about their teeth, their overall health, and even them as
Honestly, this is such basic stuff here, it’s actually an
embarrassment I even have to discuss this…
* Set your business up so your patients feel like you’re
doing things to make THEIR life easier, not YOUR life
easier. Take as many different forms of payments as
possible… allow your patients to book appointments
online… and treat your staff better.
If you treat your staff better, they’ll treat your patients
better, and everyone wins.
The ONLY reason I go to this dentist is because they’re
close to my house. If another dentist opened up a practice a
half-mile closer, I’d go there.”
So what’s your take on this?
Here are my takes:
Firstly, despite what we as Dentists like to think, Dentistry is a *Grudge Buy*.
Not many people enjoy going to the Dentist, even when it’s a regular visit, and even when there’s the likelihood of not much, or nothing, being wrong.
Secondly, for those regulars, we need to spend the time with them.
Even though we know there will probably be no restorative work to do on them, it’s important to make sure we are thorough in our examination with them, and that we also give these patients value for their time.
You’ve heard me mention this before:
Children spell “LOVE”, T.I.M.E.
And adults spell “Attention” the exact same way. T.I.M.E.
Take the time with your long-term patients.
Spend time with them visiting with them. Don’t just do a drive-by examination.
Be there for them.
Thirdly, run your hygiene department to time.
Don’t keep your hygiene patients waiting.
Respect their time.
A dentist friend of mine from Baltimore told me that he recently changed Dental Offices because the hygienist continuously and constantly kept him waiting for his hygiene appointment.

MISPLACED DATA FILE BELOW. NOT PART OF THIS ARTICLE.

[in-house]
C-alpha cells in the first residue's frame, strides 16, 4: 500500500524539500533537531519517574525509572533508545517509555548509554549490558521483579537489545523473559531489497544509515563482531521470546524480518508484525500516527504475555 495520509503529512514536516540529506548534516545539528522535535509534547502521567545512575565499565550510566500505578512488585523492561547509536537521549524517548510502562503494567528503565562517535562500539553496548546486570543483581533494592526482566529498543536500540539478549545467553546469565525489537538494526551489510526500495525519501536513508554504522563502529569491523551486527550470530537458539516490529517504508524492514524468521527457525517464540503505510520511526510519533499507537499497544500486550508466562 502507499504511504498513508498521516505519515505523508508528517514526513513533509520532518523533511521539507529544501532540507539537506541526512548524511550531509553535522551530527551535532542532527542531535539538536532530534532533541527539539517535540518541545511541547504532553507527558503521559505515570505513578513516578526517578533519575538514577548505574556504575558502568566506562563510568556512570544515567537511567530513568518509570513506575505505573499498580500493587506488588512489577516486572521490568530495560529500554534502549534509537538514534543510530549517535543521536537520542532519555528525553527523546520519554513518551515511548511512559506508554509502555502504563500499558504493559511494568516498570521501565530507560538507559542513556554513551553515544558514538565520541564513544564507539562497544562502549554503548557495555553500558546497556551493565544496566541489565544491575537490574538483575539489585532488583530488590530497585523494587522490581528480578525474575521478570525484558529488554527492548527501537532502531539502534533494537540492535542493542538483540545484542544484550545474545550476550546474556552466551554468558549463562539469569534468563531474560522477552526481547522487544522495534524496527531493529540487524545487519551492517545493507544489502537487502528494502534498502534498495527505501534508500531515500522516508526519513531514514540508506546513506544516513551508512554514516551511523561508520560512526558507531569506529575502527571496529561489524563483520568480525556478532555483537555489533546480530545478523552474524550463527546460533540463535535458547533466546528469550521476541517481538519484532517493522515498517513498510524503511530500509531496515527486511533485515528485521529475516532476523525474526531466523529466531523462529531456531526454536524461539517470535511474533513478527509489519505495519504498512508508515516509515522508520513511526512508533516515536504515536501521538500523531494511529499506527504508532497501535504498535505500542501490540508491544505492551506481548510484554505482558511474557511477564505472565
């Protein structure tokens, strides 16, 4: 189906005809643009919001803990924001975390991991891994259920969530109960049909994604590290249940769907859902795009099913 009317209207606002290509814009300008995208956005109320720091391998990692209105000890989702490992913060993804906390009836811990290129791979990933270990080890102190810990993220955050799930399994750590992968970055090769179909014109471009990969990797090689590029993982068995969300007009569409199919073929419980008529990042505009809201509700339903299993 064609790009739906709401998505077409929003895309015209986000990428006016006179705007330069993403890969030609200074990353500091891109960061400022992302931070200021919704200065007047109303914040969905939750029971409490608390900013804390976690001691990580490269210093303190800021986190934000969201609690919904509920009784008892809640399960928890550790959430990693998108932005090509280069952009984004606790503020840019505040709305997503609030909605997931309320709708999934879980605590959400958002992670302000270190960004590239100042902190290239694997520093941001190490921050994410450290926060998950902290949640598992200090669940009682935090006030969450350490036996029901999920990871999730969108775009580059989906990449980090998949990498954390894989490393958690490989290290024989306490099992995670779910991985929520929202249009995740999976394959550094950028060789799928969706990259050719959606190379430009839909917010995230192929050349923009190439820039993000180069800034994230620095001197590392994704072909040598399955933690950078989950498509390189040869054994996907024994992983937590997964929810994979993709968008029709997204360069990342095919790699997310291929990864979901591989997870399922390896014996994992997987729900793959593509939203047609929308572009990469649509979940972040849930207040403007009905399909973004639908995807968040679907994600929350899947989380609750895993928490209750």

On a regular basis.
And my friend goes four times a year because of a cleanliness issue, not a periodontal issue.
And this office belonged to a friend of my friend from Dental School.
Remember, the number one reason in business, in any business, that clients take their custom elsewhere, is Apathy, and perceived Apathy that they are displayed by employees within that business.
Finally, in this day and age, take more payment options.
And don’t begrudgingly take them.
Work out your numbers, and adjust your fees one time across the board so that your business silently collects sufficient to cover the cost of those merchant fees.
Then set and forget them.
The hidden bad advertising you display by looking and appearing tight fisted and just plain mean, is *NOT* at all equal or lesser than the small cost of adding some merchant fees that may be a small amount more than the mainstream…
The feelings and concerns of clients, customers and patients of our Dental Offices are very much like those expressed by my Floridian friend in this email.
Just because we as dentists do not see this sort of correspondence so much does not mean that this is not happening in our world.
It’s the elephant in the room.
And we need to be aware of that elephant each and every time we see all of our patients.
The Ultimate Patient Experience is a simple easy to implement system that I developed that allowed me to build an extraordinary dental office in an ordinary Sydney suburb. If you’d like to know more, ask me about my free special report.
Email me: david@theUPE.com